Vitamin D2 (ergocalciferol) is ingested through diet, and enzymatic conversion (hydroxylation) in the liver and kidney is required for activation. This vitamin acts like a hormone in the body, regulating calcium and phosphorous levels in the blood. Because it is controlled by a negative feedback loop, levels of vitamin D will increase when calcium is low, and decrease when the calcium level returns to normal limits.
Patients with hypoparathyroidism do not produce enough parathyroid hormone to maintain adequate levels of serum calcium. Vitamin D supplements can be given to stimulate increased calcium absorption from the intestines, causing calcium levels to rise.
Rickets is a condition related to vitamin D deficiency that can cause softening or weakening of the bones. Supplements can be used to replace deficient vitamin D, reducing or eliminating the symptoms associated with the disease.
Hypophosphatemia, or low levels of phosphate in the blood, can be treated with vitamin D supplementation. An increased level of vitamin D will signal the kidneys to increase absorption of phosphate, thus restoring phosphate levels in the body.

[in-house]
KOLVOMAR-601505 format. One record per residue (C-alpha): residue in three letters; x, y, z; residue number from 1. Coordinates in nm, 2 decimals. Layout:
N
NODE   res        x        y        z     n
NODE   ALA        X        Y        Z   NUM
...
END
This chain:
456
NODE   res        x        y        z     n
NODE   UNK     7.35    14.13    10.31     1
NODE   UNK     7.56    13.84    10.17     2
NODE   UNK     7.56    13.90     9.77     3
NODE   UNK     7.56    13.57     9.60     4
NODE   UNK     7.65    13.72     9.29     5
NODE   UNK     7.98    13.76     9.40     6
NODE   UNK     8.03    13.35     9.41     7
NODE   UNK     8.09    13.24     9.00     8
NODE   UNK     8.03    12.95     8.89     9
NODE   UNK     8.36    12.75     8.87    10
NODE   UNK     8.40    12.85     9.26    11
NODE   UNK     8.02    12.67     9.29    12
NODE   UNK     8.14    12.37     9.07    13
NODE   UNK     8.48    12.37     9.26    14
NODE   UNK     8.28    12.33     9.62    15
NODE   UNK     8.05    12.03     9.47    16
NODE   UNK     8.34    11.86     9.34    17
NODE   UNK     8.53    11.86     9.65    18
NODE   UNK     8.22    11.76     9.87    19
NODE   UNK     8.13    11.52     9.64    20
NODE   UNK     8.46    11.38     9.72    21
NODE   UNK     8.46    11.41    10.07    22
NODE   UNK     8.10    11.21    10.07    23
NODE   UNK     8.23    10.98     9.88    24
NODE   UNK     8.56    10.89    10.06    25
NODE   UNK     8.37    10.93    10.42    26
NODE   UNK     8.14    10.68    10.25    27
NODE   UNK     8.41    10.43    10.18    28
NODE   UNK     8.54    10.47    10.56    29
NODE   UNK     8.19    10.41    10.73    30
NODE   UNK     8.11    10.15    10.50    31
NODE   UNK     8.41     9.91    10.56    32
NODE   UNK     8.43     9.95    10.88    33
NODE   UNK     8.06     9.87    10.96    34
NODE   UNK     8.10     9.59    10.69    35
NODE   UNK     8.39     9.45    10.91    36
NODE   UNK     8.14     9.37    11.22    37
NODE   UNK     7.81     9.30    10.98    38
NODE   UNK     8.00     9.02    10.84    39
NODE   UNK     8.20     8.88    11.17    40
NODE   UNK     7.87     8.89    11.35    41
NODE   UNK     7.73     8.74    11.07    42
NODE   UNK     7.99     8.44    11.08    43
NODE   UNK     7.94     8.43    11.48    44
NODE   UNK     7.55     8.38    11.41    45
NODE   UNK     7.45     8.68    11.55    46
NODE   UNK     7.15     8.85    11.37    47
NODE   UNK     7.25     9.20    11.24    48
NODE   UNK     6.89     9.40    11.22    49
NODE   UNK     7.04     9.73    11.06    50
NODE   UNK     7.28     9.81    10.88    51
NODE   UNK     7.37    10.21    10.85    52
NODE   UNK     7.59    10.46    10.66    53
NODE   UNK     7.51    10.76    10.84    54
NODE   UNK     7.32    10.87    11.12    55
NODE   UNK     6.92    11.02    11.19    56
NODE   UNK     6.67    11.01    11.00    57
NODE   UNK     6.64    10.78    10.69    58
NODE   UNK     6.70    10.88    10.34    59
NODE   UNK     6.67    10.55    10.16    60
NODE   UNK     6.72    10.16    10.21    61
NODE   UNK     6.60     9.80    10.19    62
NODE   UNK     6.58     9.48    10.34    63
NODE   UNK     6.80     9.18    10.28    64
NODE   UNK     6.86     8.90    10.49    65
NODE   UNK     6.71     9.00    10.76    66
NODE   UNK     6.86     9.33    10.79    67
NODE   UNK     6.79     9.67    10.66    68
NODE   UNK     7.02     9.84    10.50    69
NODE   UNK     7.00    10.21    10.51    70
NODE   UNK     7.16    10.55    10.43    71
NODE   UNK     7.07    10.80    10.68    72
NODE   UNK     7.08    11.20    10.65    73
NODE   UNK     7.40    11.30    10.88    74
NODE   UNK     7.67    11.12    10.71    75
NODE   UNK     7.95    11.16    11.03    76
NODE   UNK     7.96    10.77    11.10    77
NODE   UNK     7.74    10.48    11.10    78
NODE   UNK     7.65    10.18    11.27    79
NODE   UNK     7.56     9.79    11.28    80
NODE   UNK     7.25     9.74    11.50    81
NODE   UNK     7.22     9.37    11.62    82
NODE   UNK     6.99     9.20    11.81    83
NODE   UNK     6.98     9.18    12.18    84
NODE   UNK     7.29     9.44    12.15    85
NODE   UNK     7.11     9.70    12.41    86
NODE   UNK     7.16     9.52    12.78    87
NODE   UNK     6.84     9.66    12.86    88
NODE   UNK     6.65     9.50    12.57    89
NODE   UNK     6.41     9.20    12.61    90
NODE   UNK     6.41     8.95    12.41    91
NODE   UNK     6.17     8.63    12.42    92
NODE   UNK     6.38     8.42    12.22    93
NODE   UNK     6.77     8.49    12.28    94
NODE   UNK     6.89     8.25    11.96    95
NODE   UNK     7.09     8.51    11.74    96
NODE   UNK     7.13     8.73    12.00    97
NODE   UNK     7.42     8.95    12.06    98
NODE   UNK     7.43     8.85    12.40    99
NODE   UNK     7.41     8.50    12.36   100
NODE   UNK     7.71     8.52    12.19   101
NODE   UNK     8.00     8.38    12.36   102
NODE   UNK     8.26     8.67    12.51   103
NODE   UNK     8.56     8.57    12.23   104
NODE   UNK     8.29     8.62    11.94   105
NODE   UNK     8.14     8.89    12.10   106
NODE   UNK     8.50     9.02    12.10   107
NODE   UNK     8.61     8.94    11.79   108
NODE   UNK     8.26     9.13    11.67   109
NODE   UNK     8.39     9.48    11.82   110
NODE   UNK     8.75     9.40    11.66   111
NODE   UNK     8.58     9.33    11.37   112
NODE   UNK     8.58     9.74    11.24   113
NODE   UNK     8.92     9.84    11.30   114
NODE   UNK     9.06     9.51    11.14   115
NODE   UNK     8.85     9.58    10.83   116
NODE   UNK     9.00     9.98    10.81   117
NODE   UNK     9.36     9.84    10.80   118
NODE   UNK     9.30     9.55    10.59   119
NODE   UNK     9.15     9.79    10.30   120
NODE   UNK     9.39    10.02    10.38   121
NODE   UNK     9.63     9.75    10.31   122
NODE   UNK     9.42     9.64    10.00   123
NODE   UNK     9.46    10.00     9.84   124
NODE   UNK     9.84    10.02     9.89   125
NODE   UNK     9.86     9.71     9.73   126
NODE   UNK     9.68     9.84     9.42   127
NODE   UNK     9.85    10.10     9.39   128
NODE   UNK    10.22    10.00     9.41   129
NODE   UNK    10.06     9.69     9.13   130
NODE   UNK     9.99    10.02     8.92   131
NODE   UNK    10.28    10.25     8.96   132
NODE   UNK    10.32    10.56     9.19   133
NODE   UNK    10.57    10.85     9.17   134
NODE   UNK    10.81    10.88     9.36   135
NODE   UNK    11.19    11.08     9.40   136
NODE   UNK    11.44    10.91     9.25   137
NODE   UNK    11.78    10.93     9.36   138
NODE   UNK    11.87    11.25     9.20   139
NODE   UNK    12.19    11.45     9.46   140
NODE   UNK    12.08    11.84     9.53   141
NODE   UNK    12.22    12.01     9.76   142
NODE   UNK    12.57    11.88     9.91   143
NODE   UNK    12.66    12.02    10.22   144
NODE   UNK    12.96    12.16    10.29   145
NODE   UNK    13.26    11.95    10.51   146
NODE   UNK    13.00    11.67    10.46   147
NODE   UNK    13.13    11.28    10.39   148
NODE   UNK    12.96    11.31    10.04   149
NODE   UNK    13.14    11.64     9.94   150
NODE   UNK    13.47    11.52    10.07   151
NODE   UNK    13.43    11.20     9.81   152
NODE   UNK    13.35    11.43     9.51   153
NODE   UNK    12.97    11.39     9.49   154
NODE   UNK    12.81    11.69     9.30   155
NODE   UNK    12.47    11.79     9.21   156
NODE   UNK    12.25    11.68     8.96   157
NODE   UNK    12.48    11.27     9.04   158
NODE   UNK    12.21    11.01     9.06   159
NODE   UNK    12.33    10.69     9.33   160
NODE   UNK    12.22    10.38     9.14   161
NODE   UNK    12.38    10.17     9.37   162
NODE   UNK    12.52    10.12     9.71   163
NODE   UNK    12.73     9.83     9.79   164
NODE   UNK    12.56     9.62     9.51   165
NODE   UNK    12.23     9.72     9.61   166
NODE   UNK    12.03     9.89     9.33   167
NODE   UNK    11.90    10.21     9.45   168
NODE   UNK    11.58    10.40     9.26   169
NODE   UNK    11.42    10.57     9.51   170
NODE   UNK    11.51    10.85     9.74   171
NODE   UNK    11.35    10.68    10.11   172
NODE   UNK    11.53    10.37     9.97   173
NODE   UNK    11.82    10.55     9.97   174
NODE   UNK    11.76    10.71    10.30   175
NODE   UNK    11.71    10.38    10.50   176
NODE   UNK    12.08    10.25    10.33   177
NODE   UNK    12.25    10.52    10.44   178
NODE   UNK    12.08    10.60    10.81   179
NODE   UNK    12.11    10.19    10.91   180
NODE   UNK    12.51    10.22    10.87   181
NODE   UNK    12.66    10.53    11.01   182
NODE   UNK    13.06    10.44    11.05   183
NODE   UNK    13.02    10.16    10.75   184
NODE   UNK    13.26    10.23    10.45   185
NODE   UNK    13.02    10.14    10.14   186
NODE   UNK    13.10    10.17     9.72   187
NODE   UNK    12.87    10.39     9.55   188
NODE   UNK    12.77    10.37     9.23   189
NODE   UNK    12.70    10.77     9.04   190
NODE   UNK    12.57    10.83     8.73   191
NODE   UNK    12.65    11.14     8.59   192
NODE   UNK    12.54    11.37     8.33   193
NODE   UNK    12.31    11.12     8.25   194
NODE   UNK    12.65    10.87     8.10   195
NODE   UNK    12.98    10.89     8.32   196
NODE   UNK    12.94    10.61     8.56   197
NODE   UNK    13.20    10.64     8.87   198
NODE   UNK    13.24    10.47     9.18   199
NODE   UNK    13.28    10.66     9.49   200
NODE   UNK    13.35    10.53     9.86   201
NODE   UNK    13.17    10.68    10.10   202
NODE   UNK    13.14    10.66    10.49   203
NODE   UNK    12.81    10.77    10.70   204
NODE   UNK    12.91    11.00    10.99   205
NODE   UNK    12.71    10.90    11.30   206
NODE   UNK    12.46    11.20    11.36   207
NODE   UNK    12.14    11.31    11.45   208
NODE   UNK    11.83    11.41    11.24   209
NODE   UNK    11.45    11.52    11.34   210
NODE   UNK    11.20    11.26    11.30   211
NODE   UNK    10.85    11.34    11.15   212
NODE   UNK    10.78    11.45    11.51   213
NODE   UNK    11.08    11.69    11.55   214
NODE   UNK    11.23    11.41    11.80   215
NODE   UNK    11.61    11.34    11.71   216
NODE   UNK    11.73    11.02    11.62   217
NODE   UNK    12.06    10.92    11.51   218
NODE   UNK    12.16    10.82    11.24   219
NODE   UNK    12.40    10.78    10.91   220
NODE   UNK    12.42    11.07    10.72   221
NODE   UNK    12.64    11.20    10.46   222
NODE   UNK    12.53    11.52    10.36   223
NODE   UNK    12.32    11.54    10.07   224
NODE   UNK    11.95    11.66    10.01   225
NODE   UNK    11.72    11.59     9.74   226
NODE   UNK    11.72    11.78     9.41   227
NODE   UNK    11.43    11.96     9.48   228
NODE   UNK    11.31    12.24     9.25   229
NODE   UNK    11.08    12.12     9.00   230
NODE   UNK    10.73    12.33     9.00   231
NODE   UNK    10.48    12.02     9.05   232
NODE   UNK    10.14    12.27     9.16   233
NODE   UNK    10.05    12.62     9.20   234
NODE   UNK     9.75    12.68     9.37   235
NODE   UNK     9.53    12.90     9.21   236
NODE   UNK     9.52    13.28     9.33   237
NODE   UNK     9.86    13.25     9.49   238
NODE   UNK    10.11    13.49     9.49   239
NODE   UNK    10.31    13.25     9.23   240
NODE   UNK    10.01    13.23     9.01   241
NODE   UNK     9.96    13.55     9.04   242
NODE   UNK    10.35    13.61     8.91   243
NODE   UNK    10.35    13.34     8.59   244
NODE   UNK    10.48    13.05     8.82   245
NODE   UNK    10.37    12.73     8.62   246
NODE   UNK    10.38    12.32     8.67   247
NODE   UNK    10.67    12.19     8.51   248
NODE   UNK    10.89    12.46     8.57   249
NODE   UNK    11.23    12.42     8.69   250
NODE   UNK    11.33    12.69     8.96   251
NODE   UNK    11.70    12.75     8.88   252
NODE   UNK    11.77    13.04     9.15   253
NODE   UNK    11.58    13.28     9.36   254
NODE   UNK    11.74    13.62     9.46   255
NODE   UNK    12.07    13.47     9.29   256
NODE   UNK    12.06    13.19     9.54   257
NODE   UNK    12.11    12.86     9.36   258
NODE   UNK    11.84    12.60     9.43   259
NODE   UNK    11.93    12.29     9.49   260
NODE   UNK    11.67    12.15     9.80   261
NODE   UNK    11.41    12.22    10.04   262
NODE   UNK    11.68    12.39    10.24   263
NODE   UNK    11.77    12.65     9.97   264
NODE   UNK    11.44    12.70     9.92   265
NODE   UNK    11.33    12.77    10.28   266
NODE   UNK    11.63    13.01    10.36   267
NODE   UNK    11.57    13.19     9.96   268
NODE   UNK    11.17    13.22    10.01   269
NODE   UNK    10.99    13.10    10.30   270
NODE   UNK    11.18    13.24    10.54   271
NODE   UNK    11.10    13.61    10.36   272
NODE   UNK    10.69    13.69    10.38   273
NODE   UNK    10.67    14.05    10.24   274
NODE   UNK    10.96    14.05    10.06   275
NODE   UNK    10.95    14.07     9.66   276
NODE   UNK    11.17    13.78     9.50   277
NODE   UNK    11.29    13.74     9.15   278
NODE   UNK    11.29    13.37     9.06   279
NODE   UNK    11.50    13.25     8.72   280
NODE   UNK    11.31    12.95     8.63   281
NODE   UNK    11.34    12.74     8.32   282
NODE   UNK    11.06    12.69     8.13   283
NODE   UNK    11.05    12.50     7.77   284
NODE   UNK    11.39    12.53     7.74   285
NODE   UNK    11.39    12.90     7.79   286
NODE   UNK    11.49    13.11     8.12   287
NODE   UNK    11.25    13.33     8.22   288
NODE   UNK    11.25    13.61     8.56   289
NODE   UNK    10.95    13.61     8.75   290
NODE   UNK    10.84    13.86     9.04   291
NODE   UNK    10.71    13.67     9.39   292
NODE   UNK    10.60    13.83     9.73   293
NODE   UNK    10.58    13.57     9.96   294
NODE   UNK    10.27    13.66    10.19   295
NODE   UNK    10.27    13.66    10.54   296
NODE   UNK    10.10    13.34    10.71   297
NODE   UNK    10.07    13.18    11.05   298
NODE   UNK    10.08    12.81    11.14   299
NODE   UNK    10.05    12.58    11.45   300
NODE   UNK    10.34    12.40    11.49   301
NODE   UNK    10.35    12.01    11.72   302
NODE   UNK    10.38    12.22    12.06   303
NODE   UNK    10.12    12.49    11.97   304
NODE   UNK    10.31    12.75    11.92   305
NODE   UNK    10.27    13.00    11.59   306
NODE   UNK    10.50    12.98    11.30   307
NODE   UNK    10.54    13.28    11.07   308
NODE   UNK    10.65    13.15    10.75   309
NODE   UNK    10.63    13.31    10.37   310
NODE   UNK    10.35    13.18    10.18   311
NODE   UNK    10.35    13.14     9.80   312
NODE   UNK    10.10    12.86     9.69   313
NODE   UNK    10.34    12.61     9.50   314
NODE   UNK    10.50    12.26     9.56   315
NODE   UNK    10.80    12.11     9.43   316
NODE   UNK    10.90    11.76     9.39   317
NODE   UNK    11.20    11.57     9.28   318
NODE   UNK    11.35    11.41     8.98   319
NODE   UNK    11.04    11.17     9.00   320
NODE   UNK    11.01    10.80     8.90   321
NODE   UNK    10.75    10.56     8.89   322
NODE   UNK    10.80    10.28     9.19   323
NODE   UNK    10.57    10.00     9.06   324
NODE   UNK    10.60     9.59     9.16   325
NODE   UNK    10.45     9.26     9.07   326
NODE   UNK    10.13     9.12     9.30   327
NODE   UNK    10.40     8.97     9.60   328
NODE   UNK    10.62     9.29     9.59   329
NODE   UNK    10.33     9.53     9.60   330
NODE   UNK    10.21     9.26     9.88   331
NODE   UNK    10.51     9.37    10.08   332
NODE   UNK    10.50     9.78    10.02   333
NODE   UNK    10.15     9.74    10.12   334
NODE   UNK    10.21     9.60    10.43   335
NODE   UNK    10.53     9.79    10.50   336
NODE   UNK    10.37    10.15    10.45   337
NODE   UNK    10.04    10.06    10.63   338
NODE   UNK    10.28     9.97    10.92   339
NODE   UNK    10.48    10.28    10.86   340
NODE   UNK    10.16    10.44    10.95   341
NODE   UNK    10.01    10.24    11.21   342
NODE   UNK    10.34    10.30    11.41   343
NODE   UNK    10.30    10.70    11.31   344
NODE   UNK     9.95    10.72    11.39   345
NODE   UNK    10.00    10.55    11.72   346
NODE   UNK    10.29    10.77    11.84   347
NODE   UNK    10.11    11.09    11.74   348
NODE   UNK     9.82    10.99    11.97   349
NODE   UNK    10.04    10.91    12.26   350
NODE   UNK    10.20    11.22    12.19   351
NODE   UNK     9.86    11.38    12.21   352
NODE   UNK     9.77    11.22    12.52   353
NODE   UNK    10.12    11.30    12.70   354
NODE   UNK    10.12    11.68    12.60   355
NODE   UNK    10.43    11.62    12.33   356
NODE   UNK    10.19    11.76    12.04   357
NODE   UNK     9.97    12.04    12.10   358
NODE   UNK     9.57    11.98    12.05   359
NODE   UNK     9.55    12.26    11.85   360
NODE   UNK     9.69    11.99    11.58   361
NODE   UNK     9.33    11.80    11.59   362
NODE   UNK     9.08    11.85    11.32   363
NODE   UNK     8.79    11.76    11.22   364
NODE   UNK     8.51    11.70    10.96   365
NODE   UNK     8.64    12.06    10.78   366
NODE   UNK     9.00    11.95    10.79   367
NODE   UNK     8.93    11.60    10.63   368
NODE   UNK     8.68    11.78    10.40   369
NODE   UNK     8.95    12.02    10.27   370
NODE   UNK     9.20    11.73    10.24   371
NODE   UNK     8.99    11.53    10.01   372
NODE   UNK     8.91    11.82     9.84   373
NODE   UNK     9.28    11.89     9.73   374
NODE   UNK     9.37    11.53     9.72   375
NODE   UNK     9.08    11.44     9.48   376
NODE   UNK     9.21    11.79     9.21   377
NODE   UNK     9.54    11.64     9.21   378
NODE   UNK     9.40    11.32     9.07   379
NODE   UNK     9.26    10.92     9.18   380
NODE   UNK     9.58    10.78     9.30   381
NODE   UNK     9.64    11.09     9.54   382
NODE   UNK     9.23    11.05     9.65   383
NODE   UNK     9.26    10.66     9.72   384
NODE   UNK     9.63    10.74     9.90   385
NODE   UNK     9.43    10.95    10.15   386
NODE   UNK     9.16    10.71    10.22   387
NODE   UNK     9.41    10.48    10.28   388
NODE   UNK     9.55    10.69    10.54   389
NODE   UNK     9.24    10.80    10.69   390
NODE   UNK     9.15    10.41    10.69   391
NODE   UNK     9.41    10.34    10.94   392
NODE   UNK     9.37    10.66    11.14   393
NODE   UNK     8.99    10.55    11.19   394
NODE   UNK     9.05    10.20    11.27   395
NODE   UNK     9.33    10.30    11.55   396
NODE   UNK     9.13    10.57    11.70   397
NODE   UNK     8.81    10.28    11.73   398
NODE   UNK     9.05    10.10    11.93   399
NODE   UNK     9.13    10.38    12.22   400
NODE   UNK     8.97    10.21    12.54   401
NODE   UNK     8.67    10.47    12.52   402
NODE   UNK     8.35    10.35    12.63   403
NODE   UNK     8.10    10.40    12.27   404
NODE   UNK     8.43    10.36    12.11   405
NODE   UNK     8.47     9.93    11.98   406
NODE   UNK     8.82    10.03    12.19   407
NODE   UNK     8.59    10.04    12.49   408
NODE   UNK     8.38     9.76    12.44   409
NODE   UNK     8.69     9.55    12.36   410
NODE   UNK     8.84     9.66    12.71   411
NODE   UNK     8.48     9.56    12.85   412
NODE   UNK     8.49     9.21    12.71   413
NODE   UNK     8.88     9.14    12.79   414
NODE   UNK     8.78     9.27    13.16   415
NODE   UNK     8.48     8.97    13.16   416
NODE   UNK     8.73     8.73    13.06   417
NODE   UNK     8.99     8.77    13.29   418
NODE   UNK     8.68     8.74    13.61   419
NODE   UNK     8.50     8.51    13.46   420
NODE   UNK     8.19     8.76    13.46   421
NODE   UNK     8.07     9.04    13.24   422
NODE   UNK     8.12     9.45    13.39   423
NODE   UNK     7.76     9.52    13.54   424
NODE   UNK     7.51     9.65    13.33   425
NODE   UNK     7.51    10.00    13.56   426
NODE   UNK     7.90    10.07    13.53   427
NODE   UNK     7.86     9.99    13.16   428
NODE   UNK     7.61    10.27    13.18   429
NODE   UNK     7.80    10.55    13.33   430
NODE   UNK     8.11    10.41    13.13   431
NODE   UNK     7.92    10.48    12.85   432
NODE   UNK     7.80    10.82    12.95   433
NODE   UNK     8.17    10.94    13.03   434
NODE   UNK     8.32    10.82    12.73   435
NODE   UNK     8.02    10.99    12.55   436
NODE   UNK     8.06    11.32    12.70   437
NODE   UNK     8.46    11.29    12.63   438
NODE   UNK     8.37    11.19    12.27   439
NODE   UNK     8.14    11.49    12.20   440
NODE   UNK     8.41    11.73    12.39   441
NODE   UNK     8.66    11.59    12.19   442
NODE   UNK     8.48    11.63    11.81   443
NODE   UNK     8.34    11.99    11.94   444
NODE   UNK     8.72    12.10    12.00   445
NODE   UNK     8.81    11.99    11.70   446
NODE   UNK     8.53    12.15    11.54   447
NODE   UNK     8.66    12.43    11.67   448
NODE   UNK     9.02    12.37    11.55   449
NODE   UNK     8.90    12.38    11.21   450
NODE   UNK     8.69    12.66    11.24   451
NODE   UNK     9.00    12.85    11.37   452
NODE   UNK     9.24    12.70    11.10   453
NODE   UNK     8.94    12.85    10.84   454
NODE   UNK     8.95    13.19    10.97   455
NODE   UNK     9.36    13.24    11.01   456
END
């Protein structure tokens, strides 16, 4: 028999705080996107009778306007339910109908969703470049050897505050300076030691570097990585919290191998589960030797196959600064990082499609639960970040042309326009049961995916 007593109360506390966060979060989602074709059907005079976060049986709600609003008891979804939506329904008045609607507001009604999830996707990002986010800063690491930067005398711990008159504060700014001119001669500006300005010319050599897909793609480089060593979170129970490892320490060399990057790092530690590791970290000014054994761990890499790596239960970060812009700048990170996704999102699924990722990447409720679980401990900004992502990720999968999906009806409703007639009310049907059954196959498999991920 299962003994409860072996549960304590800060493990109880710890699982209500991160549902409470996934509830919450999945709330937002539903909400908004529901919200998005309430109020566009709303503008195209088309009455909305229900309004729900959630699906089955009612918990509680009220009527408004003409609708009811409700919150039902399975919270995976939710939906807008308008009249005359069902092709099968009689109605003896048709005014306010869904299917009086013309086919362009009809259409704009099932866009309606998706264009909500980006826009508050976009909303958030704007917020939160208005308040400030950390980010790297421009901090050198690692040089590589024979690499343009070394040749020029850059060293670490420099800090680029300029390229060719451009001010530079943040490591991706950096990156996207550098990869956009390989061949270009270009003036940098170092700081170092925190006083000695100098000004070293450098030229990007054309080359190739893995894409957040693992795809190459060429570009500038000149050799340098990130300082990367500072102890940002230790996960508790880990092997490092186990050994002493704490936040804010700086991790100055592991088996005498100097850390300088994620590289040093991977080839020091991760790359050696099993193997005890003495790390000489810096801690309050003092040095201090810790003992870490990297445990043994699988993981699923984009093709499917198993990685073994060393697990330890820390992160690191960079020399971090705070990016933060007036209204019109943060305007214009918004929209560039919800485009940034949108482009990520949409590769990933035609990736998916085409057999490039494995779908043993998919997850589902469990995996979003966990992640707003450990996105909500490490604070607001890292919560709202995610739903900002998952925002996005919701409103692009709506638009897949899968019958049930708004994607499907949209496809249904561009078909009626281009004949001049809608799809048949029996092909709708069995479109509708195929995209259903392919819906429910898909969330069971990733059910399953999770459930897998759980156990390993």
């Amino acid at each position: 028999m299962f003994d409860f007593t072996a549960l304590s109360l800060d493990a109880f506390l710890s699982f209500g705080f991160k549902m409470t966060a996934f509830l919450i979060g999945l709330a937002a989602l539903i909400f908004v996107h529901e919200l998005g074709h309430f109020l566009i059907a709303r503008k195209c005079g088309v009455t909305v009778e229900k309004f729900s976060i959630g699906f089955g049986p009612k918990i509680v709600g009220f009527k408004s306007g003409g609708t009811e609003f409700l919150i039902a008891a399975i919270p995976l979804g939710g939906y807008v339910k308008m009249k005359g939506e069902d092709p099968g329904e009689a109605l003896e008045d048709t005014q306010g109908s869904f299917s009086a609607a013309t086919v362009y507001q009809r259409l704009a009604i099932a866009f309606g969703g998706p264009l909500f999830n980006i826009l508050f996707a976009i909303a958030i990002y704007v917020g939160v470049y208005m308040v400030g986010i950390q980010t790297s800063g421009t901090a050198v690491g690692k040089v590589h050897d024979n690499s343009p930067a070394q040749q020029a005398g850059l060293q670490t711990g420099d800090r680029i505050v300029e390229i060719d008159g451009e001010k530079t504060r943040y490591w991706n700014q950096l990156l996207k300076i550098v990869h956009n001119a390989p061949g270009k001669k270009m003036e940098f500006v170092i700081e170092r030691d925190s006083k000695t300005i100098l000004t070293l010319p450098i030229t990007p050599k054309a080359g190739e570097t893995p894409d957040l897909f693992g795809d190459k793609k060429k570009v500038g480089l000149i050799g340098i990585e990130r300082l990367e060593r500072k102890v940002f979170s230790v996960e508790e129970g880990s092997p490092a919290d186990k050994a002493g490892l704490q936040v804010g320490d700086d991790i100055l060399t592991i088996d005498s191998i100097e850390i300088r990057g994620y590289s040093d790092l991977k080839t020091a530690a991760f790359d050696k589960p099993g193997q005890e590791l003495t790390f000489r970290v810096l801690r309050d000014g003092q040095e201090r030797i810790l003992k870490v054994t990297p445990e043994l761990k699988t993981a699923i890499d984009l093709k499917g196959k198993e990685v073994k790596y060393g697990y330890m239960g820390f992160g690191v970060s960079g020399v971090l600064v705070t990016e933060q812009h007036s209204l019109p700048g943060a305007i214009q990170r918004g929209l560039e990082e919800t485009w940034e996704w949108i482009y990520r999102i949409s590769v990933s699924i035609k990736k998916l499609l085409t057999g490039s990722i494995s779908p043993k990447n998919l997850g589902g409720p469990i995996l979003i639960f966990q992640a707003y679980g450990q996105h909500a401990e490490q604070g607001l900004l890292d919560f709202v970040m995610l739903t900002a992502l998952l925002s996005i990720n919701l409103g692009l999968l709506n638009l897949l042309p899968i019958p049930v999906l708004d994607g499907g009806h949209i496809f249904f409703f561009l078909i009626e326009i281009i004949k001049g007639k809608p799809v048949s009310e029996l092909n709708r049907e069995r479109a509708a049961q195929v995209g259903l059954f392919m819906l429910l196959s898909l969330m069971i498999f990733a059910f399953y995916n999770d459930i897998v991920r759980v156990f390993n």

Too much vitamin D can lead to hypercalcemia. In excess, calcium can have a sedative effect on the nervous system, leading to fatigue, while also producing muscle weakness and incoordination. Patients may also experience nausea and vomiting.
Hypercalcemia, secondary to excess vitamin D, can affect the nervous system, slowing peristalsis in the intestines. Thus, patients may exhibit constipation.
Excess vitamin D, due to supplementation, can cause patients to become hypercalcemic. Increased calcium levels can lead to cardiac dysrhythmias if severe or if left untreated.
Increased calcium in the body can lead to stone formation in the kidneys. Calcium deposition may also occur in soft tissue, causing damage to vital organs like the heart and lungs.
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